At a time when support among Americans for Israel is at all time highs, the people of this country have the right not to subsidize the boycott of Israel through tax preferences. Tax exempt organizations can boycott Israel all they want, but they should have to do so on their own dime.

Maybe it’s time to give academic boycotters a taste of their own medicine, as unfortunate as such a result would be. They brought the war against Israel into their organizations, and should live with the consequence.

[Note – some wordings changes were made shortly after publication.]


Donations tax deductible
to the full extent allowed by law.



Were the caliphate ever to come to pass, theirs would be amongst the first heads lopped off.

Why isn’t the Anti-Defamation League all over this?

Aucturian, the ADL may take it up, but one can’t wait for them to respond. The ADL has become ever more political, and academia is a major part of the liberal/democrat establishment. ADL thrives off of this world and sometimes chooses not to take a cause for fear that they would ruffle the wrong feathers. Google ADL and Northeastern (try to find the Jewish Advocate article).

My wife, an escaped academic, said if she were still at a university she would have spoken directly with the American studies department for assurance that the department opposes the boycott. I suggest that anyone–student, faculty, or staff–affiliated with a university could inquire with his/her school’s American studies department and write a letter or op-ed to the school paper. Depending on the American studies department’s answer (or lack of an answer), you can openly commend the department for opposing bigotry or you can shame them for joining the bigotry. At least you can put the American studies faculty on the spot so they have to address it.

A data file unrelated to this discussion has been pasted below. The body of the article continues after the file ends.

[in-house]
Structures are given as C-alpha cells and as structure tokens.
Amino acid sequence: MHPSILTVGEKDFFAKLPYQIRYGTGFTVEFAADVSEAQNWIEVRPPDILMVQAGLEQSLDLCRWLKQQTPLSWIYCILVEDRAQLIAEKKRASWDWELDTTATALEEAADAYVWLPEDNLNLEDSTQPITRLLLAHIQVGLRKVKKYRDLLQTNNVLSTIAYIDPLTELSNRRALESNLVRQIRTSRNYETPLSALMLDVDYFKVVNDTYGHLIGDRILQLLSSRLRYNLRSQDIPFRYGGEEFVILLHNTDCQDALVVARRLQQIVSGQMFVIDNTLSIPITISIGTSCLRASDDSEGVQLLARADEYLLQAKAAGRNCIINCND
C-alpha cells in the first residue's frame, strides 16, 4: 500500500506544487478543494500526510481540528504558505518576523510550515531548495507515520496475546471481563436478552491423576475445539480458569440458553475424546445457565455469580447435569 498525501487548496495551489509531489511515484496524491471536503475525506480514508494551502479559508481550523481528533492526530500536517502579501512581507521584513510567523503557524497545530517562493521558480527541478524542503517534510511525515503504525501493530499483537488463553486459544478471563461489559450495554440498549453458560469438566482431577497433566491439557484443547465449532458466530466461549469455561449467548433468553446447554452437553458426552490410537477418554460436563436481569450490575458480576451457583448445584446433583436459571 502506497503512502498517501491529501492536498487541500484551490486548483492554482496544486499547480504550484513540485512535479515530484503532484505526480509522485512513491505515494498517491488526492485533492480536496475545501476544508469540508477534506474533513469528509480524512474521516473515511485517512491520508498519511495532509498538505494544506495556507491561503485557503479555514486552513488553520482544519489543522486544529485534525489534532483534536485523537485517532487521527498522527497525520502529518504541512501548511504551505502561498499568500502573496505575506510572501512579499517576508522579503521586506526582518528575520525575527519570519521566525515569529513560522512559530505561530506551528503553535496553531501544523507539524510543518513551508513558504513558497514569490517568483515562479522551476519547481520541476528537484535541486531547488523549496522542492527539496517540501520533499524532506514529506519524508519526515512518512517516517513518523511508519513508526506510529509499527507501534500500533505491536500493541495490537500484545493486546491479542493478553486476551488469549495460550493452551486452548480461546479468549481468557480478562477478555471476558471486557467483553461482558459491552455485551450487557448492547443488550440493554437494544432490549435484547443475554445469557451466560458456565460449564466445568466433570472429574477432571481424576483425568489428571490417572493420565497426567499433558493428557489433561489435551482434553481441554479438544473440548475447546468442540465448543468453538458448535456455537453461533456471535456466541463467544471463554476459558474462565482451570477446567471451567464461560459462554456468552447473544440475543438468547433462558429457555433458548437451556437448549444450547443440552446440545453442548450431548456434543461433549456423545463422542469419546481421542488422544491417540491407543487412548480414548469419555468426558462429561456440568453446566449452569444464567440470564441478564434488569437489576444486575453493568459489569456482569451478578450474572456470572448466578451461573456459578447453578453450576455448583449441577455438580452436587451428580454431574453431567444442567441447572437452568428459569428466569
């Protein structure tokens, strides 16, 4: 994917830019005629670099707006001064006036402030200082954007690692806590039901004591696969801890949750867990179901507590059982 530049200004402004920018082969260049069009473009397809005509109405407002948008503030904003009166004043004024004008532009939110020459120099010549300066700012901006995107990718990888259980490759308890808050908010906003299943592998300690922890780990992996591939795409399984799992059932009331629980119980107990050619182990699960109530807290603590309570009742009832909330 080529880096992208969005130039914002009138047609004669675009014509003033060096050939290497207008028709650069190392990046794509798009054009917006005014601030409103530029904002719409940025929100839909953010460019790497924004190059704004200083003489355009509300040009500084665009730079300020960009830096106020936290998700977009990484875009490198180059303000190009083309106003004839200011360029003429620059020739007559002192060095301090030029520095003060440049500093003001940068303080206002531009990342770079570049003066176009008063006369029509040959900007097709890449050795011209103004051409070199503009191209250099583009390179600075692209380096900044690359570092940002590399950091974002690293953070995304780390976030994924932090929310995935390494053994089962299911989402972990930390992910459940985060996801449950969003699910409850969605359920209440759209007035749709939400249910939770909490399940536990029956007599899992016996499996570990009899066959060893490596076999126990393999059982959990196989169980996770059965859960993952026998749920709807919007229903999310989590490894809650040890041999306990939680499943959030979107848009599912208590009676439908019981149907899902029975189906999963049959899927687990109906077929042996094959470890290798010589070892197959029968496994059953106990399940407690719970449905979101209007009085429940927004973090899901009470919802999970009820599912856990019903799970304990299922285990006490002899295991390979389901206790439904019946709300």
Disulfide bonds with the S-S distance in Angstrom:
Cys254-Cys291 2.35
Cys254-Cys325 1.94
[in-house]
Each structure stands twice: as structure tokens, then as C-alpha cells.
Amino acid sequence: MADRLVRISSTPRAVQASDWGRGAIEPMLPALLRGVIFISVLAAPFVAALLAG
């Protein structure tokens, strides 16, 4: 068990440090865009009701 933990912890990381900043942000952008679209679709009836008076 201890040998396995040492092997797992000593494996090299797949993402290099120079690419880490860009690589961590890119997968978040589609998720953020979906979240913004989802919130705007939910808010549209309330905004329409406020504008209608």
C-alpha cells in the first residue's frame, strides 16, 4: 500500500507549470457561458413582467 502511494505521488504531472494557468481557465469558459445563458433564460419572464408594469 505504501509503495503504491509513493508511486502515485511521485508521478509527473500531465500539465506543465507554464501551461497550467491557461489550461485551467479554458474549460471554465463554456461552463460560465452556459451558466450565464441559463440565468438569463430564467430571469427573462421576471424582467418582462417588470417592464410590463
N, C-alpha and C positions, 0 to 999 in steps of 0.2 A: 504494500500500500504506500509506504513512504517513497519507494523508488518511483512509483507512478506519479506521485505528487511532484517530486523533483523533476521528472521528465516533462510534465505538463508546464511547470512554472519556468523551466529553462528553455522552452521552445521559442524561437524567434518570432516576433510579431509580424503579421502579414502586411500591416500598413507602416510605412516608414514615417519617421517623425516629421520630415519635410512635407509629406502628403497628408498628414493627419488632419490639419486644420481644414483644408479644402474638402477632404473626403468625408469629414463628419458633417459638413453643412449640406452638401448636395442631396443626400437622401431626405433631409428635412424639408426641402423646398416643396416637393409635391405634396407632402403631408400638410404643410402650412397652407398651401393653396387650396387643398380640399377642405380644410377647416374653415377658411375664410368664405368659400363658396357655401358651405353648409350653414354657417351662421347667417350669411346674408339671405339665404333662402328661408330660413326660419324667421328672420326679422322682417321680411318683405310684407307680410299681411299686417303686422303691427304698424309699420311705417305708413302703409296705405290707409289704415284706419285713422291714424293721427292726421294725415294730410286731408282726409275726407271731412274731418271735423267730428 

Boycott the boycotters, and let them know about it.

“Science is settled” groupthink now infects American Studies.

Please, before American Studies mission creep into Middle East Studies causes tenure to creep into diplomatic immunity and these activist flakes start refusing to pay their parking tickets, let’s have a little Israeli-peer-reviewed journal action going on, shall we?

Before the ASA starts composing obnoxious little songs and choreographing dorky accompanying dance moves, (which is how I now picture their meetings), is it too much to ask that they subject their views (actions at this point) to some Israeli peer review?

Here, from today’s news, maybe they can use this as supporting evidence:

“NYC Politician Blames ‘Jewish Success’ for ‘Knock-Out’ Attacks”

There you go. This whole disgrace is nothing more than an “Higher Education Knock-Out Game,” so use this to back up your claims, ASA, you “scholars.”

LukeHandCool (who remembers writing quite a few papers in college where the evidence supporting his arguments had to be much stronger than what the ASA has offered backing up its position)

ThomasAnthonyGuerriero | December 5, 2013 at 1:23 pm

All tax exempt status should .
Thomas Anthony Guerriero

“American studies” is interdisciplinary drivel with its own departments for reasons of academic politics only. Their existence is the prof that there are too many professors in this country.
Full disclosure: 10 years ago or so I graded paper in a class on conspiracy theories offered by an American Studies department. Non of conspiracy theories discussed involved Jews.

ThomasGuerriero1 | December 5, 2013 at 2:57 pm

Tax emept status should be reviewed.
Thomas Guerriero

Tax exemptions are small potatoes.

Get the federal government OUT of higher education completely. Let the institutions who choose to employ these leftist extremists pay their own freight, then maybe they will choose more carefully.

How do we collectively support this idiocy with our tax dollars? And NPR? PBS? And how do we collectively ALLOW the likes of mouse John Bohener to remain as the GOP Squeaker?

Collectively, the non fascists of this nation are idiots. The supporters of the GOP are even dumber.